Although I reject the proposition that an employee who covertly records a workplace conversation is by that fact alone guilty of misconduct, which appears to be the gist of some Fair Work Commission cases, the issue of whether the recording itself is admissible as evidence in an unfair dismissal case is another issue, and I do accept that the decision is down to the discretion of the member of the Commission hearing the case. Here is an example.
‘Mr Zhang used his mobile telephone to secretly record the meeting between himself, Mr Carnelutti and Ms Wallace on 5 April 2019. Mr Zhang advised that he made the recording as his English was no good, for his own protection 74 and to allow a written account of the meeting to be made which is easier for him to understand.75 Mr Zhang used his mobile phone to make the recording turning it on before he entered the room and turning it off afterwards. Mr Zhang did not disclose he was recording the meeting.76 A transcript of the audio recorded was sought to be tendered by Mr Zhang which was objected to by RAA.
 Ms Wallace gave evidence that she thought Mr Zhang’s questions were influenced by the fact the meeting was recorded.
 The question remains as to whether I should exercise my discretion to accept the secret recording as evidence.
 Submissions in relation to the submission of the recording/transcript were made at various stages of the hearing.
 Mr Zhang submitted that I should receive the secret recording and the transcript as there was no breach of the Surveillance Devices Act 2016 (SA) and contended that the conversation was not a private conversation, because persons at the meeting were taking notes, and persons outside the room could hear the conversation. 77
 RAA contends the recording was made in breach of s.6 of the Surveillance Devices Act 2016 (SA), that the recording was unlawful, and that the exception of consent and to protect the lawful interests of the person (s.4(s)(a)(ii)) did not apply.
 Section 6 of the Surveillance Devices Act 2016 (SA) relevantly provides:
“6—Listening devices and optical surveillance devices—public interest exception
(1) Section 4 does not apply—
(a) to the use of a listening device to overhear, record, monitor or listen to a private conversation if the use of the device is in the public interest; or
(b) to the installation, use or maintenance of a listening device under subsection (2)(b)(iv) or (v) of that section if the use of the device is in the public interest.”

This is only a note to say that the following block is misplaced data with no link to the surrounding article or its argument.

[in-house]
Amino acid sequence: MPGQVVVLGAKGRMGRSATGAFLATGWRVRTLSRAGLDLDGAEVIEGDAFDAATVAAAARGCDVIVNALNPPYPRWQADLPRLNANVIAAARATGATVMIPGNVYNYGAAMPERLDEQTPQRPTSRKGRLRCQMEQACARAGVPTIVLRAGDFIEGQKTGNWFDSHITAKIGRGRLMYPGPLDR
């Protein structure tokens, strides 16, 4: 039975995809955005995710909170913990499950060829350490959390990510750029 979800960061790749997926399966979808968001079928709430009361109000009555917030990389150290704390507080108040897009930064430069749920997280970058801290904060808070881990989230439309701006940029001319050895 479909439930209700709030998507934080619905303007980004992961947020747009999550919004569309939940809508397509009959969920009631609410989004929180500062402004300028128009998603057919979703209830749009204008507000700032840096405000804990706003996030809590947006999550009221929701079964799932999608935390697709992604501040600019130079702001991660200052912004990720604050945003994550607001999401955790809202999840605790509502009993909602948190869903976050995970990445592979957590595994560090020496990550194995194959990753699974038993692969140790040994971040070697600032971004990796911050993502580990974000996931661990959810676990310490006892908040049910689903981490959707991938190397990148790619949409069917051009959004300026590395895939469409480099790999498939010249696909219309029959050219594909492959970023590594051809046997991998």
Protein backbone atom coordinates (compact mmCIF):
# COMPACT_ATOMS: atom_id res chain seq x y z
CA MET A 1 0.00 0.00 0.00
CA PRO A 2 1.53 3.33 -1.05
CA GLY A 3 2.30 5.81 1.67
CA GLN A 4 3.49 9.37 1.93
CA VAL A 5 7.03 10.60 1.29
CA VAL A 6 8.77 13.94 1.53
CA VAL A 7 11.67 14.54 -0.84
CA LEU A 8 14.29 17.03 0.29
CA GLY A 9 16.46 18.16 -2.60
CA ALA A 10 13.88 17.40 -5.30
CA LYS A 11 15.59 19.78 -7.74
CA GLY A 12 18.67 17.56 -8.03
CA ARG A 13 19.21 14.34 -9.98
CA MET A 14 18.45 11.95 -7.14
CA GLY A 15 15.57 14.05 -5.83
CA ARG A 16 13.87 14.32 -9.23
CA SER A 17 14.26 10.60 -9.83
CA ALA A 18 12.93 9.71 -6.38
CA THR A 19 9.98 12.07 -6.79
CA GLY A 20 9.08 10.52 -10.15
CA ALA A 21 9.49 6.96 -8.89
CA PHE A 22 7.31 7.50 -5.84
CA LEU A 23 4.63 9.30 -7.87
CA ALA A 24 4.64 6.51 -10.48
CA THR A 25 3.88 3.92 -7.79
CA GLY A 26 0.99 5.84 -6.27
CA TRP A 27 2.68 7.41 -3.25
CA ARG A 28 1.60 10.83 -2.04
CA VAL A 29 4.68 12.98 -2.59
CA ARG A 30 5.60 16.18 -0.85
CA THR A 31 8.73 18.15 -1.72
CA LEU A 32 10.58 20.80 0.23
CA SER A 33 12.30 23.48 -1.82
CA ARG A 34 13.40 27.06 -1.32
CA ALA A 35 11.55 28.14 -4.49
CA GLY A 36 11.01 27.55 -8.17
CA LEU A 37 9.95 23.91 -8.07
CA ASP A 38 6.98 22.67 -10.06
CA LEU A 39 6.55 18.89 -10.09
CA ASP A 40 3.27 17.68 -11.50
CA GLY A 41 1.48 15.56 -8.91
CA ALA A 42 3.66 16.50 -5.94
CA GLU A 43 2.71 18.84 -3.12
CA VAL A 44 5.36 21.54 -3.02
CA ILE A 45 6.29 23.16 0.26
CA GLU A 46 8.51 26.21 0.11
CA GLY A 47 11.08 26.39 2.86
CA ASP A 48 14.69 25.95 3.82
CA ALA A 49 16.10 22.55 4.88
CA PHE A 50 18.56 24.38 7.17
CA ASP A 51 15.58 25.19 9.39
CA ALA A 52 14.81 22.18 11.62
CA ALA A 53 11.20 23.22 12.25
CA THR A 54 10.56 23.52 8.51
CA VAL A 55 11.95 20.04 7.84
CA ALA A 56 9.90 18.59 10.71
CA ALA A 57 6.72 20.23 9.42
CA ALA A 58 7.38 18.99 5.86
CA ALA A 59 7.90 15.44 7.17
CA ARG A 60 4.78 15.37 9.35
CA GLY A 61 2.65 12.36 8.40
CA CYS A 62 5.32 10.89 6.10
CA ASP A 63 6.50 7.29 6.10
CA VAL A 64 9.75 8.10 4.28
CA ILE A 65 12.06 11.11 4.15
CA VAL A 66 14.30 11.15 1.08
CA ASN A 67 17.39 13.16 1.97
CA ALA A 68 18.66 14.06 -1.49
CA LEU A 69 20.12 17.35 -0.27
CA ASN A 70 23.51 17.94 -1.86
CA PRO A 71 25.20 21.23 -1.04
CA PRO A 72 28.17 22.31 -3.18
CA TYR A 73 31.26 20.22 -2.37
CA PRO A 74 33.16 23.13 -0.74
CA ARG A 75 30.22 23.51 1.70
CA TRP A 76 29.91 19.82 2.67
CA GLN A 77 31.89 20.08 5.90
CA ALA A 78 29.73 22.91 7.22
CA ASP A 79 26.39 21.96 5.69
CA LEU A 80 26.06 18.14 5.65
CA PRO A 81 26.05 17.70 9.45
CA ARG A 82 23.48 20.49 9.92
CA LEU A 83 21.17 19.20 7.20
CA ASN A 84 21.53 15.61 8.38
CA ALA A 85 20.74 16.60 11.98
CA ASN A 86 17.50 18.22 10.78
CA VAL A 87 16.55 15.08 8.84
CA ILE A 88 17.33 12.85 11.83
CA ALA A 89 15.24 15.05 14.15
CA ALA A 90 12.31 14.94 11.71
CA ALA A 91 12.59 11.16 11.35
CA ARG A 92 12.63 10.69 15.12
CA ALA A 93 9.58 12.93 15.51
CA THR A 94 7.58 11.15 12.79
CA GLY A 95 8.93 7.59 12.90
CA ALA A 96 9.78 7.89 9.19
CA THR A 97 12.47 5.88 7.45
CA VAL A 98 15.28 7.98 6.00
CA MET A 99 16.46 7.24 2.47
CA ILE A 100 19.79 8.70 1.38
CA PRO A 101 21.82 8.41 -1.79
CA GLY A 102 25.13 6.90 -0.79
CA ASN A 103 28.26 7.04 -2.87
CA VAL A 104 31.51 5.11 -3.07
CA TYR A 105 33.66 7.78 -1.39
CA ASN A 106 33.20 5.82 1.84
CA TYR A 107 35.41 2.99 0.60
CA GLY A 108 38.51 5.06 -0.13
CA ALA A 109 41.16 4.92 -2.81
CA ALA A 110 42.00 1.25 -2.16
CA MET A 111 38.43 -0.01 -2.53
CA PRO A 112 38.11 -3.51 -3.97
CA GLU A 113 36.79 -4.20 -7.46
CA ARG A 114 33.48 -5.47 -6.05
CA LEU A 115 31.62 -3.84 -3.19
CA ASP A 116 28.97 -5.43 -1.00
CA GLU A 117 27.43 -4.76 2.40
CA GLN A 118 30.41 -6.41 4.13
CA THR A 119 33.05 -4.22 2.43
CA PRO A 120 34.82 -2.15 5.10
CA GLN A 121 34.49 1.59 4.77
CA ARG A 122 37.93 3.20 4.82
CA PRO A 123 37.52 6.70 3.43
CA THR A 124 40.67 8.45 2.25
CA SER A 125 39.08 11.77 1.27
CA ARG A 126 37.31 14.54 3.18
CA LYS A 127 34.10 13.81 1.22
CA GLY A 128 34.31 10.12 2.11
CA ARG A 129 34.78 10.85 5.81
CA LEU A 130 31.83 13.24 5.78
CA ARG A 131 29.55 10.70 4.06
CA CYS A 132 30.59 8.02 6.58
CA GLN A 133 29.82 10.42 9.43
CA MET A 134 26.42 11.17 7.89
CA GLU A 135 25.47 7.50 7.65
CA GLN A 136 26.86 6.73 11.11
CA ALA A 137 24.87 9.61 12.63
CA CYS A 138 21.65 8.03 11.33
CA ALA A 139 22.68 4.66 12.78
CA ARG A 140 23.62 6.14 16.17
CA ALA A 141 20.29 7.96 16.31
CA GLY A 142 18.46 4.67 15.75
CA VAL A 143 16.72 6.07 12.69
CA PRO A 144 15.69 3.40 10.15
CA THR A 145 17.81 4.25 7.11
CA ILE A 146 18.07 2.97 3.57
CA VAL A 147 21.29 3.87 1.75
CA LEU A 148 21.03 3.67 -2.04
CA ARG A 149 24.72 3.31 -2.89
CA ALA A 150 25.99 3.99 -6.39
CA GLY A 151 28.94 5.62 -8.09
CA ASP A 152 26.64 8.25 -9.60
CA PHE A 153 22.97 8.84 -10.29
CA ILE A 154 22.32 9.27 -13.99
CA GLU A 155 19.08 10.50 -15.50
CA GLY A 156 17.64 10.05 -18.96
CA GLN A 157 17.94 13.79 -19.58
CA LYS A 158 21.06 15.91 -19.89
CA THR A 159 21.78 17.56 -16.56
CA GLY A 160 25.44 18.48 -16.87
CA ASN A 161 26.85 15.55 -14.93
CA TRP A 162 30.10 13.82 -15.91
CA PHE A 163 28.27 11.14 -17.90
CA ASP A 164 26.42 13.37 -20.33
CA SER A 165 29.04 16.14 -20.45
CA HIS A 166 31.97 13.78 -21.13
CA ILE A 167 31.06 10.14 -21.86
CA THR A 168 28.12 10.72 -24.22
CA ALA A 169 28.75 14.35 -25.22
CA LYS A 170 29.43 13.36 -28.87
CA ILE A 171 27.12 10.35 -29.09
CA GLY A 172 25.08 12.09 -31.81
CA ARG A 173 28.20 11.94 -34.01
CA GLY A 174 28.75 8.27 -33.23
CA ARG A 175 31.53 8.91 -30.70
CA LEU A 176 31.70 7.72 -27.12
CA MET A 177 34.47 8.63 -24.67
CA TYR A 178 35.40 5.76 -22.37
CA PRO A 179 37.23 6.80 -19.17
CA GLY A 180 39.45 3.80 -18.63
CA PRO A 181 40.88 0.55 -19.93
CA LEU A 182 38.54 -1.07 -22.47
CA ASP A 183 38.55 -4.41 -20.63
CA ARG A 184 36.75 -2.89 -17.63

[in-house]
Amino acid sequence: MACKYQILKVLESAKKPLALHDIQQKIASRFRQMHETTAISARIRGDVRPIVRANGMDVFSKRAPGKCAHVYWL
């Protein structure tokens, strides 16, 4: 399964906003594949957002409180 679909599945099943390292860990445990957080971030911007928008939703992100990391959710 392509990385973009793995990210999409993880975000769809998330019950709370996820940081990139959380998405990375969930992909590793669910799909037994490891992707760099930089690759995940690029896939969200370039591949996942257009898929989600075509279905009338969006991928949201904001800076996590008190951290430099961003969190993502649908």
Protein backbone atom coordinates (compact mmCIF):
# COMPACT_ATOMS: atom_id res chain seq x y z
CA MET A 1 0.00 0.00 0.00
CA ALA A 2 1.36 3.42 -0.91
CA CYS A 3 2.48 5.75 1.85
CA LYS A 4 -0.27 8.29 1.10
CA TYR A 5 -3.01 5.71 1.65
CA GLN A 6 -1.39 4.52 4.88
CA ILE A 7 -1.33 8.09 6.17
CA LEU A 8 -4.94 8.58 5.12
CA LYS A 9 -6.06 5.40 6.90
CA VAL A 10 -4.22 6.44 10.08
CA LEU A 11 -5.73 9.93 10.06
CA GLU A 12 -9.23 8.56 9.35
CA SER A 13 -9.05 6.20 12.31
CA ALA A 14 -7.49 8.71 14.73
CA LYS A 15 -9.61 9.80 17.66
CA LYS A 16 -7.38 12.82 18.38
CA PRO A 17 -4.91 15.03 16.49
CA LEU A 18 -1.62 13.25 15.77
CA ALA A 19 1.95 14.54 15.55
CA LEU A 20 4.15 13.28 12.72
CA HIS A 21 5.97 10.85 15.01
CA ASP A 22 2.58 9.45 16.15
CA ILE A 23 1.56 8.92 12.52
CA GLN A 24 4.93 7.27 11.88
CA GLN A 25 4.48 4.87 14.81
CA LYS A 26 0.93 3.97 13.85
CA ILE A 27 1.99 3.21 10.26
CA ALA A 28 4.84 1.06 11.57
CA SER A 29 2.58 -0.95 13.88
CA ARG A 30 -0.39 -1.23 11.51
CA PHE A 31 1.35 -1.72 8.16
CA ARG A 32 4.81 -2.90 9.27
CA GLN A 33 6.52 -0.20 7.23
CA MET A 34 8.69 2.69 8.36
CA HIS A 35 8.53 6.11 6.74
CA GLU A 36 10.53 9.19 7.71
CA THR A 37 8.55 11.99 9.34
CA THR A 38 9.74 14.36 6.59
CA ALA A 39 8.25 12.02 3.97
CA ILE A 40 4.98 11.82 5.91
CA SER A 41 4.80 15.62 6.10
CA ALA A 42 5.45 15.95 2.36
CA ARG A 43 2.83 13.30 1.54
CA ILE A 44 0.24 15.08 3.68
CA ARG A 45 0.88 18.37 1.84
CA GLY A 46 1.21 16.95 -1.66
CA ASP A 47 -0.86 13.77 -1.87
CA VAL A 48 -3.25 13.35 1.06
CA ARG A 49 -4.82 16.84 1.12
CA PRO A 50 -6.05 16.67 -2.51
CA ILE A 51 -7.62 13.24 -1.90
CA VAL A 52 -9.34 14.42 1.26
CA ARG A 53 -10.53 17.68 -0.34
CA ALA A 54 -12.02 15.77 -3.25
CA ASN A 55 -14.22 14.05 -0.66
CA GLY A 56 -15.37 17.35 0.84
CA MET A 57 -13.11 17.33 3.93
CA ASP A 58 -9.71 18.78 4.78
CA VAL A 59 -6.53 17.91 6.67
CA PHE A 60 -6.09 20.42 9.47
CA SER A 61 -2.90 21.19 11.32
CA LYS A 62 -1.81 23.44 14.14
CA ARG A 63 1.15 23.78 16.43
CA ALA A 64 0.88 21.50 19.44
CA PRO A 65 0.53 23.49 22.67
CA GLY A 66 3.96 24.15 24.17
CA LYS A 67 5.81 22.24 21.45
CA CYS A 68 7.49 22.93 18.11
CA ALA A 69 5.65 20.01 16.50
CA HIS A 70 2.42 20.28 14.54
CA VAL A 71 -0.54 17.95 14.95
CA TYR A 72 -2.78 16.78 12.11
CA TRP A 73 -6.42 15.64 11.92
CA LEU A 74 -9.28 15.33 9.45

I determined not to receive the recording for the following reasons.
 The evidence established that the CCTV cameras do not point toward the room where the meeting was held but towards the public Reception area of the building and a public counter. The meeting was held behind closed doors and was of a disciplinary nature – I reject the contention that the meeting was not a private meeting. I reject the contention that the taking of handwritten notes comprises of the ‘recording’ of the meeting.
 It appears to me that Mr Zhang’s actions do not fall within the exclusions under the Surveillance Devices Act 2016 (SA) although I make no finding that his conduct was inconsistent with that Act.
 The RAA contended that in exercising my discretion I should weigh up the considerations discussed by Deputy President Sams in Kelly Walker (No.2). 78 I agree with that submission. In determining whether to exercise my discretion to receive the recording I must weigh up those considerations and determine if the prejudicial value is outweighed by the probative value.
 The RAA contended that the decision Thomas v Nash 79 supported the rejection of the secret recording. This was a wills and probate case before Chief Justice Doyle. Mr Nash had made some secret recordings in case he forgot things. It was found that the recordings were made as it might prove to be advantageous. The admission of the recordings was contested. Chief Justice Doyle held that the term ‘private’ does not mean secret or confidential but simply ‘not public.’ The Chief Justice noted that ‘I do not consider that a person makes a recording to protect his lawful interests simply because he has a hope that in contemplated litigation the recording might be used to his advantage.’ The facts in Nash appear somewhat analogous to the matter before me. The evidence in this matter suggests that the recordings were made in the hope that they would assist Mr Zhang.”
Zhang v Royal Automobile Association of South Australia Incorporated T/A RAA  FWC 8090 delivered 2 December 2019 per Platt C